This past March, in the early days of the Covid-19 pandemic, Santa Cruz County started hiring dozens of temporary disaster service workers to ease the burden of a health crisis unprecedented in the modern era.
These workers filled important roles, like staffing local shelters. They cared for the immunocompromised, the homeless, and the mentally ill.
Ten months later, many of these workers are still working for the county, but some are getting laid off for procedural reasons. The disaster workers themselves, people like R.C. Padilla, worry that the changes could be hard on the county’s most vulnerable residents.
“I know it’s hard for them, because they get adapted to you and you get adapted to them,” says Padilla, who’s worked as a temporary disaster worker since August.
When the county hired emergency workers like Padilla, no one had any idea how long the pandemic would last. But under California law, these workers aren’t allowed to work more than 999 hours in total in one fiscal year, which runs from July through June.
Padilla says she’ll likely reach her 999-hour limit in March, meaning that she expects to get a termination notice by then. The county has already started handing out termination notices to many of her coworkers.
These emergency workers, some of whom bring years of experience, have spent months getting to know their systems and the clients they serve. Without their expertise on the front lines, some aspects of county programs could be starting over from scratch.
Padilla, who has a background in mental health care and criminal justice, says she and her coworkers know how to de-escalate potentially violent situations and build a rapport with those they help.
“They trust us,” she says.
Helen, a client of the county’s emergency programs, has been living at a quarantine motel for the medically vulnerable for five months. She’s elderly and in a wheelchair. Helen, who asked to have her last name withheld, says it is frustrating to get paired up with a new employee after developing a relationship with someone.
“They don’t have the experience of dealing with elderly, mentally ill people. It doesn’t make sense,” she explains. “As long as these shelters are open they should have the same staff. I’ve got to feel safe.”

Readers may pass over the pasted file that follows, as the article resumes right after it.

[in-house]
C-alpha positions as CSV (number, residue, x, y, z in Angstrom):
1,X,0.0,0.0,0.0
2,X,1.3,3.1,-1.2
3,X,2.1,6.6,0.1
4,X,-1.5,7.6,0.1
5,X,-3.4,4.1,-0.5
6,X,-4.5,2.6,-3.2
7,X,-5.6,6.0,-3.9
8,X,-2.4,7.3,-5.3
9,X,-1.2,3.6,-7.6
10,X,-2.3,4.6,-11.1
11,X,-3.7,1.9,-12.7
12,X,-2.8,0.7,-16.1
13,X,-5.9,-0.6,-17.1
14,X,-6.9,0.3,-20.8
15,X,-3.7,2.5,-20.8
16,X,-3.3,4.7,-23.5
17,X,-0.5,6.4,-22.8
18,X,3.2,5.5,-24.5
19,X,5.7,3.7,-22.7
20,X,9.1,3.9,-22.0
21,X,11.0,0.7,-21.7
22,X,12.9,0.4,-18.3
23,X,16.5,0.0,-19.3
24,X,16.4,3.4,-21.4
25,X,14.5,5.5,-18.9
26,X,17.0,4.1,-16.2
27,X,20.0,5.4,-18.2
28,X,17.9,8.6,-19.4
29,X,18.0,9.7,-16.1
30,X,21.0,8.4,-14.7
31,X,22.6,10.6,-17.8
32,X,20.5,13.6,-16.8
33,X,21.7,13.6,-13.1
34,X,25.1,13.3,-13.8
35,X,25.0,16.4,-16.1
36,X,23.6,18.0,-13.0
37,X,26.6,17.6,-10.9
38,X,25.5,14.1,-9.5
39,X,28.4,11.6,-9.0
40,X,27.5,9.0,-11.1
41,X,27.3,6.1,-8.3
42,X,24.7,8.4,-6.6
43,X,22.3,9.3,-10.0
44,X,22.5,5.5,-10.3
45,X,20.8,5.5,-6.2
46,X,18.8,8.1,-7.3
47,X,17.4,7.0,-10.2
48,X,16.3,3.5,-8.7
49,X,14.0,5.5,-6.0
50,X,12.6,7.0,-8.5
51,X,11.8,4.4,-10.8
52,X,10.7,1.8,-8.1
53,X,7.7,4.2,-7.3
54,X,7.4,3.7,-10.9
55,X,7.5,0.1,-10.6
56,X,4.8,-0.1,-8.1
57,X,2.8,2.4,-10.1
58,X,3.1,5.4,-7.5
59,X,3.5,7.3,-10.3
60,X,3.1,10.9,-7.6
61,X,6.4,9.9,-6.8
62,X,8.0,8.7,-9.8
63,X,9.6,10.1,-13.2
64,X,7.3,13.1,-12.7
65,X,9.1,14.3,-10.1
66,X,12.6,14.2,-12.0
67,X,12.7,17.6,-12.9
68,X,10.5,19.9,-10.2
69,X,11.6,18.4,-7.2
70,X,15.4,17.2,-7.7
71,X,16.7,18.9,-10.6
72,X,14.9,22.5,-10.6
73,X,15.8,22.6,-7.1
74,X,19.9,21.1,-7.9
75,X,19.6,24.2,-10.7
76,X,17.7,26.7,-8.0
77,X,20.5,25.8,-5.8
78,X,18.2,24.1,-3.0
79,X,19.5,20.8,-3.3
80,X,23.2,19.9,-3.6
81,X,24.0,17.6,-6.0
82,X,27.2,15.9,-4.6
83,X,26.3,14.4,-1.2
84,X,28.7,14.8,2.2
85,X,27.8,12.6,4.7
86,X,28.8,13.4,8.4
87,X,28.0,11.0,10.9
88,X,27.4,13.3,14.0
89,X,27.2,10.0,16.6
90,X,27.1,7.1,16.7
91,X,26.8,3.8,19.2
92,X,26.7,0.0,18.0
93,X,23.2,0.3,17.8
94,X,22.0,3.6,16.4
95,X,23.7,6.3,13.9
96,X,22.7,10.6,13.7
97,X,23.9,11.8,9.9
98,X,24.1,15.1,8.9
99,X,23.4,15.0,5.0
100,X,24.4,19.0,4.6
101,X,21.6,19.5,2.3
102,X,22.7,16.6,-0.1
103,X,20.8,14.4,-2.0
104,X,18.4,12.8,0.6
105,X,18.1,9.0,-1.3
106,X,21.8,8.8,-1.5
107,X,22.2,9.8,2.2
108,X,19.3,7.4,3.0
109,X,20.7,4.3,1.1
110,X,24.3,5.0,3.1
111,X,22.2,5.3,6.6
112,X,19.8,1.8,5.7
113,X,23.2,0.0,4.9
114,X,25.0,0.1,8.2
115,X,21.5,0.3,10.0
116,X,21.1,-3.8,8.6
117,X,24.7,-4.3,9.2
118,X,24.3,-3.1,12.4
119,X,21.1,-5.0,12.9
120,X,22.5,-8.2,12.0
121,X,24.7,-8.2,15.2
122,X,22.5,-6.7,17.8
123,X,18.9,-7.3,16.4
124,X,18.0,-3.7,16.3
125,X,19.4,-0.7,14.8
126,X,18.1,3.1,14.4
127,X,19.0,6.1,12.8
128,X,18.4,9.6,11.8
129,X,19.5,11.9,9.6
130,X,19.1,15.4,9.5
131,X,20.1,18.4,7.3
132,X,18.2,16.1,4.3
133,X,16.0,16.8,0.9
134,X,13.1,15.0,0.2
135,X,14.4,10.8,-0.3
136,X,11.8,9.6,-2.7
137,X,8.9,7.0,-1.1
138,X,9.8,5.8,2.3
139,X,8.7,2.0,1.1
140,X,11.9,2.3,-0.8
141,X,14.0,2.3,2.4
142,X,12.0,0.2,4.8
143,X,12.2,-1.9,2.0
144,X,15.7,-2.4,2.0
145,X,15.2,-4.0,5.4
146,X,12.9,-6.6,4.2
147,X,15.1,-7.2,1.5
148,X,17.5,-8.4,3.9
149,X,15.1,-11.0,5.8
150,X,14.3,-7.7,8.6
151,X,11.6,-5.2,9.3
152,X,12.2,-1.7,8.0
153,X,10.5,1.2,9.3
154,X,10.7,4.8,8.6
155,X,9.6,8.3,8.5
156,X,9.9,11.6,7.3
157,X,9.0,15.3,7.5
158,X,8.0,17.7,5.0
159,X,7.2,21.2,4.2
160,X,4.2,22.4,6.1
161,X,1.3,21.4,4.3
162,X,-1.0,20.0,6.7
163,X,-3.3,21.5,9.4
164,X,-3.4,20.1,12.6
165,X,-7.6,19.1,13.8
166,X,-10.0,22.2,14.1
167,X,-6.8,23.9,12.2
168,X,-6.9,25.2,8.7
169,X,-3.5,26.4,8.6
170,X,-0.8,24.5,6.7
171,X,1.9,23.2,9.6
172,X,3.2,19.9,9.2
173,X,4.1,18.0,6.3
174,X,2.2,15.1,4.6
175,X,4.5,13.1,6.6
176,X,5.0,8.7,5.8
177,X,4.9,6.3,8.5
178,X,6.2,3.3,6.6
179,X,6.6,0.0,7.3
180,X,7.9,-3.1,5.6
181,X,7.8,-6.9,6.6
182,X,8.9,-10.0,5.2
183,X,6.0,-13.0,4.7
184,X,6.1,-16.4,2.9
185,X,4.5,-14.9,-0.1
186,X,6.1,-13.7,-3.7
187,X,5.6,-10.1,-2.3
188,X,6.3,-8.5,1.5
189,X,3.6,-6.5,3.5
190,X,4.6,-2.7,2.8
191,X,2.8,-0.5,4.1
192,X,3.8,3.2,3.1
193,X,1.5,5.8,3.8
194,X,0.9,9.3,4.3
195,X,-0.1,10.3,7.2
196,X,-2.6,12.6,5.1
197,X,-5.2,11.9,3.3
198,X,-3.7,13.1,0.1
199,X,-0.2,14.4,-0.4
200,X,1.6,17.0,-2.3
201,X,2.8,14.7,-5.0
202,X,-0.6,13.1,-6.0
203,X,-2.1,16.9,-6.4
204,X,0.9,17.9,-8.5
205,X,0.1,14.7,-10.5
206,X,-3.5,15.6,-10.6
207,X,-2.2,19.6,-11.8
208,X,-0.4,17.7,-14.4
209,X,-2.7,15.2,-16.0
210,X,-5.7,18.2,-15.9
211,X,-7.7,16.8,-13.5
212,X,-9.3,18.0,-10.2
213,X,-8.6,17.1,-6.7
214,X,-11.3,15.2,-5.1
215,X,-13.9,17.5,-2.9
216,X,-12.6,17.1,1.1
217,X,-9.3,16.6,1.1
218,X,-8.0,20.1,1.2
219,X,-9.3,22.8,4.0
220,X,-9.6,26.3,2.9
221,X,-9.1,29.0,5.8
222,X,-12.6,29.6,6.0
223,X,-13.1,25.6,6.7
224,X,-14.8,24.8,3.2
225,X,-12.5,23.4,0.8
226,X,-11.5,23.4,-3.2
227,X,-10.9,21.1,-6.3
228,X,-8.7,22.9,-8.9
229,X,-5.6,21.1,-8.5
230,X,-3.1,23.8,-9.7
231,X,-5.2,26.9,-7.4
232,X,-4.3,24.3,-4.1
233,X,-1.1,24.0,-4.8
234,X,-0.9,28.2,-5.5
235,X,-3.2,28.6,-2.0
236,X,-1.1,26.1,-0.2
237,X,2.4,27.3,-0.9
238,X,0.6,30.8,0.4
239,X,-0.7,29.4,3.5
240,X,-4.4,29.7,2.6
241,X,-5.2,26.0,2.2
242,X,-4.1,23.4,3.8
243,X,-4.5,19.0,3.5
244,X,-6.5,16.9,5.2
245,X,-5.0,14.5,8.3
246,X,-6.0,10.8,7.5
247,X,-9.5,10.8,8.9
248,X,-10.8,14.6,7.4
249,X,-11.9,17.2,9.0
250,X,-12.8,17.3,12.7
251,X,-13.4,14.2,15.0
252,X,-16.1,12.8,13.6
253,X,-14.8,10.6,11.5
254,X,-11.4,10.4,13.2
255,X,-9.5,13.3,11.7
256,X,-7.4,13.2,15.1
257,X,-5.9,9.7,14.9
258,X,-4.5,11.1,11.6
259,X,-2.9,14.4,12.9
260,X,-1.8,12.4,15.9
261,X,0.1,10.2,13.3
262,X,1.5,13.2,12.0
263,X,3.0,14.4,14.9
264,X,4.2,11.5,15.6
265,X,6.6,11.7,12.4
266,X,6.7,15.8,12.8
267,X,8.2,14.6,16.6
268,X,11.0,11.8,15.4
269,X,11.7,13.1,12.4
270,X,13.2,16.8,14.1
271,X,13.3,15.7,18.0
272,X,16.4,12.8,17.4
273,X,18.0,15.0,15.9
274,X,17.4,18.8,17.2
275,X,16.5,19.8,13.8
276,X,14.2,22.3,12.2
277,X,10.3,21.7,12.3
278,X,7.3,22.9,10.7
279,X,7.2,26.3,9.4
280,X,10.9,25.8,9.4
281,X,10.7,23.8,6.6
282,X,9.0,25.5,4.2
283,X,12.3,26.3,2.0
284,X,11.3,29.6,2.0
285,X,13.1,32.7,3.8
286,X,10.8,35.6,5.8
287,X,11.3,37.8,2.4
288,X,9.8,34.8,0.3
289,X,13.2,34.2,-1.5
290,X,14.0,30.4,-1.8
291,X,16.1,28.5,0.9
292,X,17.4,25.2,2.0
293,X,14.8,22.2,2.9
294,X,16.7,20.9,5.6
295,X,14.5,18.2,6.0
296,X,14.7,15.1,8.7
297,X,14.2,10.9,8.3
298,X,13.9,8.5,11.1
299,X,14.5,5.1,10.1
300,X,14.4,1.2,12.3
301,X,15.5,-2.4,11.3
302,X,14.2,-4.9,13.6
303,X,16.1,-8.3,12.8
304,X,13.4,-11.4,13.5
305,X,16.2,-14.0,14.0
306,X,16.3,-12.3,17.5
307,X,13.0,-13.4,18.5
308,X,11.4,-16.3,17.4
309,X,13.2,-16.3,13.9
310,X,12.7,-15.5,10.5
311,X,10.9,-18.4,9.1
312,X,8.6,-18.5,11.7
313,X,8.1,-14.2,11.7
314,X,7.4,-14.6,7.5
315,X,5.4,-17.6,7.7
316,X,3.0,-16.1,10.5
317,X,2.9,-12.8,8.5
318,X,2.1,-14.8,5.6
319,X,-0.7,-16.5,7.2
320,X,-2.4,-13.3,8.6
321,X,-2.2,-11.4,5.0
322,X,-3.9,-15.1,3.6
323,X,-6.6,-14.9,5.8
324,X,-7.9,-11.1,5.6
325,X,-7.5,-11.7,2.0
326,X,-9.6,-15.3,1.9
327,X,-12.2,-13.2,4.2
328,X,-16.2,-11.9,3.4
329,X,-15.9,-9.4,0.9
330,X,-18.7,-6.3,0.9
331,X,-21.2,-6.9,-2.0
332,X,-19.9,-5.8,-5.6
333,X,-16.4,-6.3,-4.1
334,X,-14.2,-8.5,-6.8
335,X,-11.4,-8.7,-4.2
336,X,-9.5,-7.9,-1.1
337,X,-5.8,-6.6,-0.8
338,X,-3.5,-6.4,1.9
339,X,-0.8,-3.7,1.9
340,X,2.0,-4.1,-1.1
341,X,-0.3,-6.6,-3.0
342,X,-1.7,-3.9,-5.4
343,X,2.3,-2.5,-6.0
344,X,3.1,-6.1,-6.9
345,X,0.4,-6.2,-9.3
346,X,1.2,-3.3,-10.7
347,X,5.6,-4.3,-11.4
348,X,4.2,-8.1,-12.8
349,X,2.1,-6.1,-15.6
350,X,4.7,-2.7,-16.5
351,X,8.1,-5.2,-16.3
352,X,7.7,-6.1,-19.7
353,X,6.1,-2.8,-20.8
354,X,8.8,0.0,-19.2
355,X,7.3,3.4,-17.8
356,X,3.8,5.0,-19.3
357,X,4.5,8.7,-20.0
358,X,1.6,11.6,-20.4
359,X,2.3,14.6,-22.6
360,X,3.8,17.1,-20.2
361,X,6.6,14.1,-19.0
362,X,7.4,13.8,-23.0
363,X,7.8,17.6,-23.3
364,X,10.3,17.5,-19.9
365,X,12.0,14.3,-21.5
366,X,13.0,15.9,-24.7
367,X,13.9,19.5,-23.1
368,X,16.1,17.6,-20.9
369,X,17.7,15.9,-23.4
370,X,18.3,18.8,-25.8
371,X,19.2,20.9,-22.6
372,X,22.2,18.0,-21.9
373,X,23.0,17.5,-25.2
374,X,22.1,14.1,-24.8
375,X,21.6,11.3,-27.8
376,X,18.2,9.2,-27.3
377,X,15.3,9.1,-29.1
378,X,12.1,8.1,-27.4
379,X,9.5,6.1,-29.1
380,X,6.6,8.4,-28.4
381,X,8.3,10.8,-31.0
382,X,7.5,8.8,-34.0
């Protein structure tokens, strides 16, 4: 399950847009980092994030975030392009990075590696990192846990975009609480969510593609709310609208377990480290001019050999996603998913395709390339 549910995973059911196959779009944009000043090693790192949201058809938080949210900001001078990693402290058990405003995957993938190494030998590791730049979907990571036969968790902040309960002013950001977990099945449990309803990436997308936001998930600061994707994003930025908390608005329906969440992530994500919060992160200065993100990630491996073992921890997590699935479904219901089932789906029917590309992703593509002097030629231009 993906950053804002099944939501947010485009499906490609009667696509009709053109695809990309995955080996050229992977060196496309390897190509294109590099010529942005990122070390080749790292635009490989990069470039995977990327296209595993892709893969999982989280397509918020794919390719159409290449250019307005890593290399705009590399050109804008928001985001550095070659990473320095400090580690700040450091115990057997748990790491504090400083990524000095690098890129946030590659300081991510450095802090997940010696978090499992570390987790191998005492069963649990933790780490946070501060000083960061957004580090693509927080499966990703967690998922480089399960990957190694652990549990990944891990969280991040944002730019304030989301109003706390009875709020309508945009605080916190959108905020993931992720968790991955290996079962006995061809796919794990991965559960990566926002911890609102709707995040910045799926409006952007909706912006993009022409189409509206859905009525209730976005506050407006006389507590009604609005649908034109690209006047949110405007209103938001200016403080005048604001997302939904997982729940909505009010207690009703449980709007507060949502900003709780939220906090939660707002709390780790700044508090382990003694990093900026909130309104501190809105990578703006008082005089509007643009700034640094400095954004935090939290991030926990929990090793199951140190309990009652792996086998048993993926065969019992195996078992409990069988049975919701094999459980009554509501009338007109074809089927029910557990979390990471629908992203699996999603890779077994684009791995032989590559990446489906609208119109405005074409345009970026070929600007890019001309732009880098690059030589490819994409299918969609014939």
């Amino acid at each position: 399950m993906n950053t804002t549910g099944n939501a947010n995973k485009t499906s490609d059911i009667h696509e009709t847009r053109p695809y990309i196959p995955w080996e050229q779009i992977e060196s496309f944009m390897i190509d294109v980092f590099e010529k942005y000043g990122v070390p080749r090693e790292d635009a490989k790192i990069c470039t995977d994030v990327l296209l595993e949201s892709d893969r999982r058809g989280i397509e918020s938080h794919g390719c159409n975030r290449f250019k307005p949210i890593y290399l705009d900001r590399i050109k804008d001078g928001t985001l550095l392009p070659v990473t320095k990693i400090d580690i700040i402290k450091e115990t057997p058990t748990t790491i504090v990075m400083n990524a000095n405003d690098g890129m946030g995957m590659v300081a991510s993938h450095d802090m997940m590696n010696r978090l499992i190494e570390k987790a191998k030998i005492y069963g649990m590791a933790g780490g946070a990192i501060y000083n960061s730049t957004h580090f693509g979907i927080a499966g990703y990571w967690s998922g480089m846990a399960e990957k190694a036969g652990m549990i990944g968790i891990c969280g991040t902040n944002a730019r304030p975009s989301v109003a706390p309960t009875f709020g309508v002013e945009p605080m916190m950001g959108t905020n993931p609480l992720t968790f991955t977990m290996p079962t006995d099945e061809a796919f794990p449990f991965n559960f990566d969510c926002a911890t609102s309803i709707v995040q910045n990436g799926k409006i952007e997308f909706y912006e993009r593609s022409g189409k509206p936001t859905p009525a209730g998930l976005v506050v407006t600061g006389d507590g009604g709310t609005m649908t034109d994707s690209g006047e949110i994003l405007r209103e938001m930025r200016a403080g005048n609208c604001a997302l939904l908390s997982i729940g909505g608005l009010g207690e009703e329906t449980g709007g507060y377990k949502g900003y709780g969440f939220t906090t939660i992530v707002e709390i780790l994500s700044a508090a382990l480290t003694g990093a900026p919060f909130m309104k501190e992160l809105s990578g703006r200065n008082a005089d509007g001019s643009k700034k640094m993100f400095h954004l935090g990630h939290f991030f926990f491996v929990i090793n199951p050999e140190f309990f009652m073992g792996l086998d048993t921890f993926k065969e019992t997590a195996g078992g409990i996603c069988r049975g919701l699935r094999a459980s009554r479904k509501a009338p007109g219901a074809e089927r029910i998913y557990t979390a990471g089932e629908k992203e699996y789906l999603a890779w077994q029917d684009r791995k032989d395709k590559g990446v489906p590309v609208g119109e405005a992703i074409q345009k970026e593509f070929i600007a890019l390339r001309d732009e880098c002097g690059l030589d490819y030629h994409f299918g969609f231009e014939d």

There have been some shifts in which workers the county is able to hire. In March 2020, Gov. Gavin Newsom signed an executive order that would allow counties to bring back retired employees.
Then, the Santa Cruz County Board of Supervisors sent Newsom a letter on May 29, asking him to take action and allow the county to do the same thing for temporary workers, but to no avail. Newsom’s office did not respond to emails from GT seeking comment.
County Supervisor Ryan Coonerty says the board has made a “bunch of attempts” to create more flexibility. “What we’ve heard back from the administration is that they are not changing the policy,” he says.
So instead, the county has opted to pursue another route.
Coonerty explains that the county has tried to keep as many existing positions in place as possible. In a Dec. 8 board meeting, the supervisors approved an item creating 45 new temporary full-time positions. The intention is to officially hire the county’s temporary employees.
Local emergency workers say it’s better than nothing, but the number is still shy of the 100-plus emergency workers currently working for the county.
Coonerty says he respects how much the emergency workers have stepped up in this time of need.
“It’s an incredibly important job these folks are doing in a pandemic,” he says. “We will continue trying to find every possible way to keep people working.”
At the same time, Santa Cruz County spokesperson Jason Hoppin says local funds are already stretched thin, with county employees on furlough. Even Health Officer Dr. Gail Newel, for example, took a 10% furlough.
“We have to be careful with funding because of the precarious financial position the county is in right now,” explains Hoppin. “And the message it sends to the rest of the staff if we go on a hiring spree while telling everybody, ‘We’re cutting your pay.”
He adds that the coronavirus relief doesn’t provide aid for local governments, despite the enormous pressure counties are under to manage both the pandemic and the resulting budget shortfalls.
Meanwhile, Dan*, a temporary county worker with a background in corrections and mental health, has already hit his 999-hour limit. He met the threshold Jan. 1, bringing his time in the role to an end.
The job turnover, he says, prompted some of his clients to have meltdowns, adding further stress to already tense situations. Dan tells GT that, like with anything, the emergency jobs are not for everyone. However, for the employees who do it well, it’s more than just a paycheck.
“During the beginning of the crisis, we would have families come in with kids and some of us would buy toys and stuff for them, out of pocket,” he says. “It’s not a part of the description, but we do it because we love our job.”
* Name has been changed to protect source’s identity, so they could speak candidly.